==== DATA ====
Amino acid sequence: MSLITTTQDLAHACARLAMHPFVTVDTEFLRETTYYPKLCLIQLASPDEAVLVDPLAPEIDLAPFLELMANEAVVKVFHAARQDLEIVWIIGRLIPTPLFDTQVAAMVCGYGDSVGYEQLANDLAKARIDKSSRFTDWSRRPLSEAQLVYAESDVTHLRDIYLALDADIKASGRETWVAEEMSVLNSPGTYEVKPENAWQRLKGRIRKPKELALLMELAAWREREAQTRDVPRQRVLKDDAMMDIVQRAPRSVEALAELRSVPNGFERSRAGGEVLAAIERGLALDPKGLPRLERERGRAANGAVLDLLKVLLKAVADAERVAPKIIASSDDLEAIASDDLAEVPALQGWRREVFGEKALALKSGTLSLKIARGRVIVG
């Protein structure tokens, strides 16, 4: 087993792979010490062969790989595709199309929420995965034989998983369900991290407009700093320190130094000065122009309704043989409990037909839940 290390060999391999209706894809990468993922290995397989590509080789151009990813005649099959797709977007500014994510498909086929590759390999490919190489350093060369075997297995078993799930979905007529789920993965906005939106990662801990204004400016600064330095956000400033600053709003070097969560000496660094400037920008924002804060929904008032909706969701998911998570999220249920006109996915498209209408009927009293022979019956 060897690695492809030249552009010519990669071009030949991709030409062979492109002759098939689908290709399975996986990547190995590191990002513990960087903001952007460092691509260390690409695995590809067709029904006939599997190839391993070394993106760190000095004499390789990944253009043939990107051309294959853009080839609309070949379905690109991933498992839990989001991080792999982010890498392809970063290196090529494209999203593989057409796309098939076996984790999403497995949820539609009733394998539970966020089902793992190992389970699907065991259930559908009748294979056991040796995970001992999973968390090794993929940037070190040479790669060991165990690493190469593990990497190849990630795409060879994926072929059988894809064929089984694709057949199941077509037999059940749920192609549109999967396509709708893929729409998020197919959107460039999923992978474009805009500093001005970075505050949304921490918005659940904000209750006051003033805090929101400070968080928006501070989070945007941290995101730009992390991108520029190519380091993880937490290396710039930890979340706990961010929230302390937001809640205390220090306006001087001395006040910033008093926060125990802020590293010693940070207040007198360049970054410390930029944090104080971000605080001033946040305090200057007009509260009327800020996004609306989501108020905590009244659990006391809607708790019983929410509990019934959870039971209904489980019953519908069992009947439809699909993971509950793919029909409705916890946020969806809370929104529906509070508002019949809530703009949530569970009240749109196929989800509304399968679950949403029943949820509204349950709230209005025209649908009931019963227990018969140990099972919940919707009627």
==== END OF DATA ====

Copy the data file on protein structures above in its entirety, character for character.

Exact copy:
Amino acid sequence: MSLITTTQDLAHACARLAMHPFVTVDTEFLRETTYYPKLCLIQLASPDEAVLVDPLAPEIDLAPFLELMANEAVVKVFHAARQDLEIVWIIGRLIPTPLFDTQVAAMVCGYGDSVGYEQLANDLAKARIDKSSRFTDWSRRPLSEAQLVYAESDVTHLRDIYLALDADIKASGRETWVAEEMSVLNSPGTYEVKPENAWQRLKGRIRKPKELALLMELAAWREREAQTRDVPRQRVLKDDAMMDIVQRAPRSVEALAELRSVPNGFERSRAGGEVLAAIERGLALDPKGLPRLERERGRAANGAVLDLLKVLLKAVADAERVAPKIIASSDDLEAIASDDLAEVPALQGWRREVFGEKALALKSGTLSLKIARGRVIVG
């Protein structure tokens, strides 16, 4: 087993792979010490062969790989595709199309929420995965034989998983369900991290407009700093320190130094000065122009309704043989409990037909839940 290390060999391999209706894809990468993922290995397989590509080789151009990813005649099959797709977007500014994510498909086929590759390999490919190489350093060369075997297995078993799930979905007529789920993965906005939106990662801990204004400016600064330095956000400033600053709003070097969560000496660094400037920008924002804060929904008032909706969701998911998570999220249920006109996915498209209408009927009293022979019956 060897690695492809030249552009010519990669071009030949991709030409062979492109002759098939689908290709399975996986990547190995590191990002513990960087903001952007460092691509260390690409695995590809067709029904006939599997190839391993070394993106760190000095004499390789990944253009043939990107051309294959853009080839609309070949379905690109991933498992839990989001991080792999982010890498392809970063290196090529494209999203593989057409796309098939076996984790999403497995949820539609009733394998539970966020089902793992190992389970699907065991259930559908009748294979056991040796995970001992999973968390090794993929940037070190040479790669060991165990690493190469593990990497190849990630795409060879994926072929059988894809064929089984694709057949199941077509037999059940749920192609549109999967396509709708893929729409998020197919959107460039999923992978474009805009500093001005970075505050949304921490918005659940904000209750006051003033805090929101400070968080928006501070989070945007941290995101730009992390991108520029190519380091993880937490290396710039930890979340706990961010929230302390937001809640205390220090306006001087001395006040910033008093926060125990802020590293010693940070207040007198360049970054410390930029944090104080971000605080001033946040305090200057007009509260009327800020996004609306989501108020905590009244659990006391809607708790019983929410509990019934959870039971209904489980019953519908069992009947439809699909993971509950793919029909409705916890946020969806809370929104529906509070508002019949809530703009949530569970009240749109196929989800509304399968679950949403029943949820509204349950709230209005025209649908009931019963227990018969140990099972919940919707009627």